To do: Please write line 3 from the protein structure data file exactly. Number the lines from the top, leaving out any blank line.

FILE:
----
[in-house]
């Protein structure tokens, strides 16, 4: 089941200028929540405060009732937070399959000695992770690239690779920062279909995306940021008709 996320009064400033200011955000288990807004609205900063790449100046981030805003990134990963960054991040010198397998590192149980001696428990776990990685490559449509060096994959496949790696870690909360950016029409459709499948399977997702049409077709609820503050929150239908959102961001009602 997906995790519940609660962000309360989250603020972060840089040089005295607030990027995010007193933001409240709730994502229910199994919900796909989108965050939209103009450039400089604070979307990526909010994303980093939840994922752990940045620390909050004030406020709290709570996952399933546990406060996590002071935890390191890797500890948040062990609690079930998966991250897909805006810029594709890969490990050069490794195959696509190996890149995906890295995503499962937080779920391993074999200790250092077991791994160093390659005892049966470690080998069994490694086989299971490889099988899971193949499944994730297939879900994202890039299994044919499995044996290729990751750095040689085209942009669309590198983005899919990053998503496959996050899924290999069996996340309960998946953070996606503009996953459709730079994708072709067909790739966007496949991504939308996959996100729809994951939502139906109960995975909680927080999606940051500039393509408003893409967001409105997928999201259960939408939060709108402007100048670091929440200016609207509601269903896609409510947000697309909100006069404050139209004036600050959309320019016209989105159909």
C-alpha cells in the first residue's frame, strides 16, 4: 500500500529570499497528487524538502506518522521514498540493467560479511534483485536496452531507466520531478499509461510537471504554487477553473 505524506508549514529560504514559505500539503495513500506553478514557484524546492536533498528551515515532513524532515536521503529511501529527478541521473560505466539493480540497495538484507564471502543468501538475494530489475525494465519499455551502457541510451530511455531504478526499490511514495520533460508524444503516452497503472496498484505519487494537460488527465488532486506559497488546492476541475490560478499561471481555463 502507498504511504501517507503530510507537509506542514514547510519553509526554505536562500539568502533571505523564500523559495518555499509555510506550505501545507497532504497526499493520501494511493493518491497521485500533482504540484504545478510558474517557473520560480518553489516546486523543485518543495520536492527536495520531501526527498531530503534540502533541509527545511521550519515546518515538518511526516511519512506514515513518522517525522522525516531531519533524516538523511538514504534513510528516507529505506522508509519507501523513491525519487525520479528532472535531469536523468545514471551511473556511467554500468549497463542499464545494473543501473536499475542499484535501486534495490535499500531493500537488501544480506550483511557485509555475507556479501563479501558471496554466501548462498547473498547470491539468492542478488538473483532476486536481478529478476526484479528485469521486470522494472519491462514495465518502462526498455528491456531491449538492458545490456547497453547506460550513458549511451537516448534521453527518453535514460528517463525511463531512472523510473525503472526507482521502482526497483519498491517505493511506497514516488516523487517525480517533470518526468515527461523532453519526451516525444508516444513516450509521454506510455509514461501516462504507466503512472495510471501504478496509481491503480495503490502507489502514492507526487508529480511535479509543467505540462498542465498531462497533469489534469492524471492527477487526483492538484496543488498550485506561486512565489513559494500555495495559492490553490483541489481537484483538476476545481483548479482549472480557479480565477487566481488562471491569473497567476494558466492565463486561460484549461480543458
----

C-alpha cells in the first residue's frame, strides 16, 4: 500500500529570499497528487524538502506518522521514498540493467560479511534483485536496452531507466520531478499509461510537471504554487477553473 505524506508549514529560504514559505500539503495513500506553478514557484524546492536533498528551515515532513524532515536521503529511501529527478541521473560505466539493480540497495538484507564471502543468501538475494530489475525494465519499455551502457541510451530511455531504478526499490511514495520533460508524444503516452497503472496498484505519487494537460488527465488532486506559497488546492476541475490560478499561471481555463 502507498504511504501517507503530510507537509506542514514547510519553509526554505536562500539568502533571505523564500523559495518555499509555510506550505501545507497532504497526499493520501494511493493518491497521485500533482504540484504545478510558474517557473520560480518553489516546486523543485518543495520536492527536495520531501526527498531530503534540502533541509527545511521550519515546518515538518511526516511519512506514515513518522517525522522525516531531519533524516538523511538514504534513510528516507529505506522508509519507501523513491525519487525520479528532472535531469536523468545514471551511473556511467554500468549497463542499464545494473543501473536499475542499484535501486534495490535499500531493500537488501544480506550483511557485509555475507556479501563479501558471496554466501548462498547473498547470491539468492542478488538473483532476486536481478529478476526484479528485469521486470522494472519491462514495465518502462526498455528491456531491449538492458545490456547497453547506460550513458549511451537516448534521453527518453535514460528517463525511463531512472523510473525503472526507482521502482526497483519498491517505493511506497514516488516523487517525480517533470518526468515527461523532453519526451516525444508516444513516450509521454506510455509514461501516462504507466503512472495510471501504478496509481491503480495503490502507489502514492507526487508529480511535479509543467505540462498542465498531462497533469489534469492524471492527477487526483492538484496543488498550485506561486512565489513559494500555495495559492490553490483541489481537484483538476476545481483548479482549472480557479480565477487566481488562471491569473497567476494558466492565463486561460484549461480543458